Happy New Year, everyone! And welcome to a new installment of the Safe Withdrawal Rate Series. Today I like to write about the One More Year Syndrome(OMYS) – the fear of retirement and the decision to just work another year. What I find intriguing about OMYS is that procrastination normally works the other way around. You opt for the fun and easy stuff and promise yourself to do the hard work tomorrow. Only to repeat that charade again tomorrow and postpone the unpleasant tasks to the day after tomorrow. And so on.
But why procrastinate a fun-filled early retirement and keep working? Physician on FIRE and Fritz at The Retirement Manifesto have written about their rationales. The number one reason is that you grow your nest egg and put your retirement finances on a better footing. That was certainly my main rationale, too. I could have retired comfortably in 2017, probably even in 2016 but I delayed that decision until 2018.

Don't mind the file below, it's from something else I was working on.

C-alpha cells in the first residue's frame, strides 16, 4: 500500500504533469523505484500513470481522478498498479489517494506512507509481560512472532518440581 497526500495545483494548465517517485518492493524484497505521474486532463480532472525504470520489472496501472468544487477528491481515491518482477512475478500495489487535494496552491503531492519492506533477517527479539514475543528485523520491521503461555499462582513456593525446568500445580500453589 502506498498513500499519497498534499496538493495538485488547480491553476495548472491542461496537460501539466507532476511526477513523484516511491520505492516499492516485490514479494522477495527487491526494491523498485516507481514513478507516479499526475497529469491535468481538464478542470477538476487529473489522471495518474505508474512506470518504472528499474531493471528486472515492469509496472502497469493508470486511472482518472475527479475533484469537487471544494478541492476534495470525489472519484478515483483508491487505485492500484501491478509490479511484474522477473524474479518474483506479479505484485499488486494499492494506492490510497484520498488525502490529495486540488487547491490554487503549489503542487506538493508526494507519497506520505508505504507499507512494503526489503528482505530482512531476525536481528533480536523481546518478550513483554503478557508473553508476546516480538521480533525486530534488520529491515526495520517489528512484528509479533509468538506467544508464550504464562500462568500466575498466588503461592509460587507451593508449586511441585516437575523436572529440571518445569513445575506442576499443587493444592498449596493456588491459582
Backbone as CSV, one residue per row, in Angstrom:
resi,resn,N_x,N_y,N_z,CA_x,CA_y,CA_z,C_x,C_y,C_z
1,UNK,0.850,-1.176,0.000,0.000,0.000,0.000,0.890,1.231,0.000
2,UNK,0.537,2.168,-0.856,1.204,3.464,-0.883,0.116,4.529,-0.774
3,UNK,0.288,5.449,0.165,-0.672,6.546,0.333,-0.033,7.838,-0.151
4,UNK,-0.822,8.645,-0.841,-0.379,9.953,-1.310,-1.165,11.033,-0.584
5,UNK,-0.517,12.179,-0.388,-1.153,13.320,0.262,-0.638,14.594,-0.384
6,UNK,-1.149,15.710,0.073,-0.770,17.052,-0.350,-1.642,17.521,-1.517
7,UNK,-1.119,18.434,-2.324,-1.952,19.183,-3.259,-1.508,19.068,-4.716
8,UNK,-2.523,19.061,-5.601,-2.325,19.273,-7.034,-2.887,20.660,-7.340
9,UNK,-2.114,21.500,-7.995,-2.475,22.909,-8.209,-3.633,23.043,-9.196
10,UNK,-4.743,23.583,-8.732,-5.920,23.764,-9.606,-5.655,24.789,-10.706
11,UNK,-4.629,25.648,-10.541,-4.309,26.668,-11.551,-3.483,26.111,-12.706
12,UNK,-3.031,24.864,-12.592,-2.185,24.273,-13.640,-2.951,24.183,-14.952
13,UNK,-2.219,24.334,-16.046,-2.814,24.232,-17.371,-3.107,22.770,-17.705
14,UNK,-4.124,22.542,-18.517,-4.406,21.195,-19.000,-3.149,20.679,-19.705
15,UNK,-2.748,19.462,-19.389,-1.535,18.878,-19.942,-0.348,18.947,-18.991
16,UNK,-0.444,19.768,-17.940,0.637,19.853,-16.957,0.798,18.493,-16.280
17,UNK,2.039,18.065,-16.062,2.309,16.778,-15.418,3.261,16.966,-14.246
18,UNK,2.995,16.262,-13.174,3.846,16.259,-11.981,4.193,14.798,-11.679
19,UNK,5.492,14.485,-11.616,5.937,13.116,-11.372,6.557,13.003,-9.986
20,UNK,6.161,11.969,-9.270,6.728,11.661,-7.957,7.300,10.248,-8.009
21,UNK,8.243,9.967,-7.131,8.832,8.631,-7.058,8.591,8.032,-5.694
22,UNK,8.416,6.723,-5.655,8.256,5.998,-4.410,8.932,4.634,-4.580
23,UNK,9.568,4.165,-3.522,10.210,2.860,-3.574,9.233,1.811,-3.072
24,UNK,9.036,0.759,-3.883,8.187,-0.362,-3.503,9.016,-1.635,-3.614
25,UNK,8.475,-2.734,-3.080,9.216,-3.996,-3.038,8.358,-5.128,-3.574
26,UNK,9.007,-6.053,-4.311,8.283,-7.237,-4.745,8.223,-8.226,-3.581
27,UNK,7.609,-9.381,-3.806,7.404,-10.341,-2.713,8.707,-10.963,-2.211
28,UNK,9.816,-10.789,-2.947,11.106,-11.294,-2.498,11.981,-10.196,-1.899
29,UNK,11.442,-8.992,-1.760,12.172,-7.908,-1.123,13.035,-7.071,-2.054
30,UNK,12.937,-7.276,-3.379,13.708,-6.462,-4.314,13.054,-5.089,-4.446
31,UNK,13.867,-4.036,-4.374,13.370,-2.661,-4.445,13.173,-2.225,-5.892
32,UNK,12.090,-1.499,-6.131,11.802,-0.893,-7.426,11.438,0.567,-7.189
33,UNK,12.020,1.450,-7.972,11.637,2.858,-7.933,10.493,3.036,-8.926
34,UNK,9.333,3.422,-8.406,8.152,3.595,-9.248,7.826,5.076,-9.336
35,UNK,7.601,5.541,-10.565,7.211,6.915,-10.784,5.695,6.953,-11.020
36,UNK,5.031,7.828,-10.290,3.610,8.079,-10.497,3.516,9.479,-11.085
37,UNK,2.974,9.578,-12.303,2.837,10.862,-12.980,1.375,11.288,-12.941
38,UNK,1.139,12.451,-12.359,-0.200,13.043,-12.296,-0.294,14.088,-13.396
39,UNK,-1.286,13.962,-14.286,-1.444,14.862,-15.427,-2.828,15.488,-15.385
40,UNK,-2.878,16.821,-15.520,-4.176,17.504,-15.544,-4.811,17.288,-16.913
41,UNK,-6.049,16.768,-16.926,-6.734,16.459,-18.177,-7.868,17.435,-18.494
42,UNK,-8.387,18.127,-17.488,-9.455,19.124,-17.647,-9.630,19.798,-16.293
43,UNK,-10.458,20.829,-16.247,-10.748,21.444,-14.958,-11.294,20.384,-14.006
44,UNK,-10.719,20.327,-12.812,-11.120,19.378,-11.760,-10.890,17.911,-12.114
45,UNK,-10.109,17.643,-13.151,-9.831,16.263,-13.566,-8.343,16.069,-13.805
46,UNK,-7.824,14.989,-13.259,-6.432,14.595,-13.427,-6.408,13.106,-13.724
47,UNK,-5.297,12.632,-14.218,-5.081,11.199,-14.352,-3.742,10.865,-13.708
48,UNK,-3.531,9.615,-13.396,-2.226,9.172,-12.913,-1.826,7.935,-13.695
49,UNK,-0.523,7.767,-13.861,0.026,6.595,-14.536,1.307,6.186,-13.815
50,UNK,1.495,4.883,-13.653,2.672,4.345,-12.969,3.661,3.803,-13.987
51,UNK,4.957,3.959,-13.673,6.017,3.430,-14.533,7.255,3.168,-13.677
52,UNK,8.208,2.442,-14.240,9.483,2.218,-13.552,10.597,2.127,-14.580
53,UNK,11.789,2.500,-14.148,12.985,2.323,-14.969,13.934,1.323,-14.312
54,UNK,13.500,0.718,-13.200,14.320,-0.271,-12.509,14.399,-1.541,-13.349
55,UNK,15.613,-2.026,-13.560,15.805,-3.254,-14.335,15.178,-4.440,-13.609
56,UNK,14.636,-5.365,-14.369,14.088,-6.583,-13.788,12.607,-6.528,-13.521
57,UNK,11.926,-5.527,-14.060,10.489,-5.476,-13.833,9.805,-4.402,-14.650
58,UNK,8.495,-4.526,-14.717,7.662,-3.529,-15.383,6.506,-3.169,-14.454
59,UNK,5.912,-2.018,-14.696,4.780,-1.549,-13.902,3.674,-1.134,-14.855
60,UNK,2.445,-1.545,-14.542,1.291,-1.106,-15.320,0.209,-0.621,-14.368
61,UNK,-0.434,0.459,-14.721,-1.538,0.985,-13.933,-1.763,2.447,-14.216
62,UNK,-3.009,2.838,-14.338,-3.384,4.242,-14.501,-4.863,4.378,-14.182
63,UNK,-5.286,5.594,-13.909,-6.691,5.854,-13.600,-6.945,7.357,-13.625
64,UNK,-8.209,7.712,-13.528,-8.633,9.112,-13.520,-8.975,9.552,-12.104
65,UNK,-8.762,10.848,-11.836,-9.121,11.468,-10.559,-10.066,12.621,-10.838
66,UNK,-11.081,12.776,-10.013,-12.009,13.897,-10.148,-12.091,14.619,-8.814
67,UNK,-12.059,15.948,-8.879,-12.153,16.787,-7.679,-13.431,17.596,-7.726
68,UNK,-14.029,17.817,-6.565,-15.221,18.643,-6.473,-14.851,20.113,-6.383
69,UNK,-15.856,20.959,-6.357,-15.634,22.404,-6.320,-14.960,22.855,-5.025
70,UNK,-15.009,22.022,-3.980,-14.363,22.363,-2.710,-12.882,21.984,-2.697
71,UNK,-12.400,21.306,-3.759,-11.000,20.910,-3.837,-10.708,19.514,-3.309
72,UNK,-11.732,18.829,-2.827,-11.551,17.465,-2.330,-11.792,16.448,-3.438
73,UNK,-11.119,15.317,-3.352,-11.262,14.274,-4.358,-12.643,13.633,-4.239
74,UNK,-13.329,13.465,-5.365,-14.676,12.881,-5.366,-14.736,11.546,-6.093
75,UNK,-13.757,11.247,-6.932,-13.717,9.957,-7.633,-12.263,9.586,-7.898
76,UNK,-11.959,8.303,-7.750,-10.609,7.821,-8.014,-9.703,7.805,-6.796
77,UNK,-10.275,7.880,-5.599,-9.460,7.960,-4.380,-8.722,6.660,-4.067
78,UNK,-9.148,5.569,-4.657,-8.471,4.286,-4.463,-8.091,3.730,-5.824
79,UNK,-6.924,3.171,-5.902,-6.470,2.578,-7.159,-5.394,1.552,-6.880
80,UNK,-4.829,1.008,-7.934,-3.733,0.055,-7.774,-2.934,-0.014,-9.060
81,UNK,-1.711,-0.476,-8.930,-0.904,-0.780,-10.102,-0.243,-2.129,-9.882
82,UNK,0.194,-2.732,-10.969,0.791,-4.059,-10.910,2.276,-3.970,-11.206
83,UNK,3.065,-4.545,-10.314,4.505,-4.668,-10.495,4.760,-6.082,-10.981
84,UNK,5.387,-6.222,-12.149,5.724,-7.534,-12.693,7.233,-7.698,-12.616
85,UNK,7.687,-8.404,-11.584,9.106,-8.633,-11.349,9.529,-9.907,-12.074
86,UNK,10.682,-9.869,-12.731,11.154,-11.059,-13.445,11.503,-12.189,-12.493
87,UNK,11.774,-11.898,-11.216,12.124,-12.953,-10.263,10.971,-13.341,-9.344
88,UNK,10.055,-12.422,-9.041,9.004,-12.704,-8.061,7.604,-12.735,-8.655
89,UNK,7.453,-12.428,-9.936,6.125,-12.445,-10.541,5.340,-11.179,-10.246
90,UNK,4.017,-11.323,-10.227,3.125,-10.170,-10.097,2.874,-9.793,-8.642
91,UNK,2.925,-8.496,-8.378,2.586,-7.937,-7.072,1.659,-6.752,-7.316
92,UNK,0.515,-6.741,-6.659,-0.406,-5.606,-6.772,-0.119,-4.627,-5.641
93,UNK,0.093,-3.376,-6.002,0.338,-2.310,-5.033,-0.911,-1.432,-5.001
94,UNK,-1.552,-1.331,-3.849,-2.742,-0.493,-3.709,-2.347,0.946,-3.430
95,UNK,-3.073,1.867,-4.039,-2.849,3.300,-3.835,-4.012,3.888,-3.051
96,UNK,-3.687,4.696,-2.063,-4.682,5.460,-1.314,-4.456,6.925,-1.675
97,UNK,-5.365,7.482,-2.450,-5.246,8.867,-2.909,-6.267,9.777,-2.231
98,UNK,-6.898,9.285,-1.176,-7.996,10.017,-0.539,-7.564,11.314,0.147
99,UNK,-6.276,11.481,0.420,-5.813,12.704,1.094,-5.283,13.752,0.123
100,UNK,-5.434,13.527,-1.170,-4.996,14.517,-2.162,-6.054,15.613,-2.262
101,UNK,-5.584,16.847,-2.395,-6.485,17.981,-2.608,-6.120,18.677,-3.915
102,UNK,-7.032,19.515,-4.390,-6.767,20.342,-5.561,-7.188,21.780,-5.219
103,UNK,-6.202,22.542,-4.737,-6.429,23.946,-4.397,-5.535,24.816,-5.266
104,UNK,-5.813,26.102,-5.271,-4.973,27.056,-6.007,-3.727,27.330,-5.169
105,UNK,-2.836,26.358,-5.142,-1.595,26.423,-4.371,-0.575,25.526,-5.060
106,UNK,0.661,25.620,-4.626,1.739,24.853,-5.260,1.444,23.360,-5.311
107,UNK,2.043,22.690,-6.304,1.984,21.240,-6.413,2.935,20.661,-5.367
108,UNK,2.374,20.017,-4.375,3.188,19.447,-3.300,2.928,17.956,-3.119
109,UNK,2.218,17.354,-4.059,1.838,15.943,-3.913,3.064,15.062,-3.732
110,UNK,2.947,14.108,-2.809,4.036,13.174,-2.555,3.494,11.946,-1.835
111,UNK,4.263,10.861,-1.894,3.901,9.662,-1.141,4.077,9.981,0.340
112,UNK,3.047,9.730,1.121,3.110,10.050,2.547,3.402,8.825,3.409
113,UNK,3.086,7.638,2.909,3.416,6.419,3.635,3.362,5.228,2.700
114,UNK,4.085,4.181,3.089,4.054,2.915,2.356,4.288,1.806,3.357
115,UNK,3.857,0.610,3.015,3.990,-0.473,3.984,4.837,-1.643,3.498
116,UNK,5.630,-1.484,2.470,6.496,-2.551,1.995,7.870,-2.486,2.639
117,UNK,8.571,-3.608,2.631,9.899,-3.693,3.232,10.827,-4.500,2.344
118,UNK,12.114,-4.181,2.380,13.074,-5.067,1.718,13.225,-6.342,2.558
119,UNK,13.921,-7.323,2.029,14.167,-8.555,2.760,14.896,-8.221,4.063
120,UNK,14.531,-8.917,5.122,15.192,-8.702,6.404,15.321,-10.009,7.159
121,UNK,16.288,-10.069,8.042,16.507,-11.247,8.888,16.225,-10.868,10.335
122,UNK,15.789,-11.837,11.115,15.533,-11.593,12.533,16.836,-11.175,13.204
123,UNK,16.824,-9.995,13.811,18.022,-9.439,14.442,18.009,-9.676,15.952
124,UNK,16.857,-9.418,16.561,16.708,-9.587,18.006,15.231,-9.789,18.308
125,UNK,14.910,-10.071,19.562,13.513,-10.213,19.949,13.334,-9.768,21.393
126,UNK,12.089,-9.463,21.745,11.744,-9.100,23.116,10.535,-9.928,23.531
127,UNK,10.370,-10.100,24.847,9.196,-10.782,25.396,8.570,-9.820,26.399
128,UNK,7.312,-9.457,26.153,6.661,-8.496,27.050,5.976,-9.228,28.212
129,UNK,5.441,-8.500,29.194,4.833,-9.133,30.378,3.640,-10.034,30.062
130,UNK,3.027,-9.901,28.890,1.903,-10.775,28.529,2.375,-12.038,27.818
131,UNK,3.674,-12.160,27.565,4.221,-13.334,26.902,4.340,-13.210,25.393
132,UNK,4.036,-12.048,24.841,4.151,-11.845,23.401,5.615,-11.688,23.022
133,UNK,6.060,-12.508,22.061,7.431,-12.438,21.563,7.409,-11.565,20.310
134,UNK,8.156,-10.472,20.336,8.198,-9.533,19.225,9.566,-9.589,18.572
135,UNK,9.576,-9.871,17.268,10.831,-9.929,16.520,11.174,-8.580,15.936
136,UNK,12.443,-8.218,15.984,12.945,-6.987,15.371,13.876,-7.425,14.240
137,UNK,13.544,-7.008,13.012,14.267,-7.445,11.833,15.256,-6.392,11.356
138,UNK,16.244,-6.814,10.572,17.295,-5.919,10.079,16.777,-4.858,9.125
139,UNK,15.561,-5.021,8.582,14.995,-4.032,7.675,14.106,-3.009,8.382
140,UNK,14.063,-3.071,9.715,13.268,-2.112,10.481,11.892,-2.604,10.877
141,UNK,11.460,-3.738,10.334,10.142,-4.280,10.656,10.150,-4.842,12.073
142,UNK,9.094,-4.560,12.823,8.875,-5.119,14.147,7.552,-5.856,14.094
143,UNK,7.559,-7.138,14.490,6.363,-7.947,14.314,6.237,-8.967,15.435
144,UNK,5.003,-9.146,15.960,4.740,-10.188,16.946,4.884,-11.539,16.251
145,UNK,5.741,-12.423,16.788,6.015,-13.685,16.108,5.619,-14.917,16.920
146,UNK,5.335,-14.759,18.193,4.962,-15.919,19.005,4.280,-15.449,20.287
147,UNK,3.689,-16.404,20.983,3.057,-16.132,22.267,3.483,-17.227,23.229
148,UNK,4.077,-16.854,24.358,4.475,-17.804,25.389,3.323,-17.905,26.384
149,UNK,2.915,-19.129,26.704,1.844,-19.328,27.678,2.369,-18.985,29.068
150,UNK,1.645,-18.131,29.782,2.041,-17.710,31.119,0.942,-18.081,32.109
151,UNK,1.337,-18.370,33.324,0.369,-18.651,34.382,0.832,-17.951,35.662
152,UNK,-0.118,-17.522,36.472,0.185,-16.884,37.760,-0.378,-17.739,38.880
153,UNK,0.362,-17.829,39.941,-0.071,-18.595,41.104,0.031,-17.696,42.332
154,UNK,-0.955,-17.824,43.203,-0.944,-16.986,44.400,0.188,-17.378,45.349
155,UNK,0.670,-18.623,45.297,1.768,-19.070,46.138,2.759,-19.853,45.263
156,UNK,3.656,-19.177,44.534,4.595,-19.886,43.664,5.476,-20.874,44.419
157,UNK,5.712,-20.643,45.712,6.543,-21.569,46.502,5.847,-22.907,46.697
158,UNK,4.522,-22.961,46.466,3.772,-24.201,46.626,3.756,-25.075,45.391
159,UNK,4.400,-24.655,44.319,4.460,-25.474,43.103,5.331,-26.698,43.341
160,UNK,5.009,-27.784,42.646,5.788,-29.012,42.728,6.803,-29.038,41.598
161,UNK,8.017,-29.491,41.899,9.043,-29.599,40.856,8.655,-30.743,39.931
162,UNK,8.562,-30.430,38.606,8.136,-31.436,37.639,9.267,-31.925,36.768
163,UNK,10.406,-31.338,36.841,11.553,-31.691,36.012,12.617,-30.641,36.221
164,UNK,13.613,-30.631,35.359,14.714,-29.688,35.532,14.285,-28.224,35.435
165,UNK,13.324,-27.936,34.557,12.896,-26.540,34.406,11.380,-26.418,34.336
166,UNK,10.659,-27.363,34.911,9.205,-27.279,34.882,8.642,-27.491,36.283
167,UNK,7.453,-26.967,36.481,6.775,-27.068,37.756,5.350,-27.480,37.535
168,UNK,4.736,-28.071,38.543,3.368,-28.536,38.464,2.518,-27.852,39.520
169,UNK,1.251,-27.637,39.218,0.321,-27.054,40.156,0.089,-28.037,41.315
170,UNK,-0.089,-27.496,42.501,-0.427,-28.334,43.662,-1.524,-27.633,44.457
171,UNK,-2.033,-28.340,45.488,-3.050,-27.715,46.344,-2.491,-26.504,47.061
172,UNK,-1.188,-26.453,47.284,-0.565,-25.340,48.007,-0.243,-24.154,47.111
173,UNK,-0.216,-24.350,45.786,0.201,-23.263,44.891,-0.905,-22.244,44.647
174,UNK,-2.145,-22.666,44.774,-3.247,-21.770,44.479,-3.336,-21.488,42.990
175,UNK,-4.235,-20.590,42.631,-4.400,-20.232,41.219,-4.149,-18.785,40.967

So, qualitatively it’s obvious. But can we quantify by how much the OMYS improves your retirement security? Is it worth the additional year in the workforce? How can we incorporate OMYS in the Big ERN Google Safe Withdrawal Simulation Sheet? Is it possible that OMYS will boost your retirement health so substantially that it’s not as irrational as it’s sometimes made? Let’s take a look…
Right at the start, let me point out that, no, I’ve not gone to the bad side! I will not try to sell any actively-managed funds here. If you’re a part of the passive investing crowd, which is a large portion of the FIRE community, you might find the title a bit “click-baity.” Because the thought process of the average passive investor would go like this: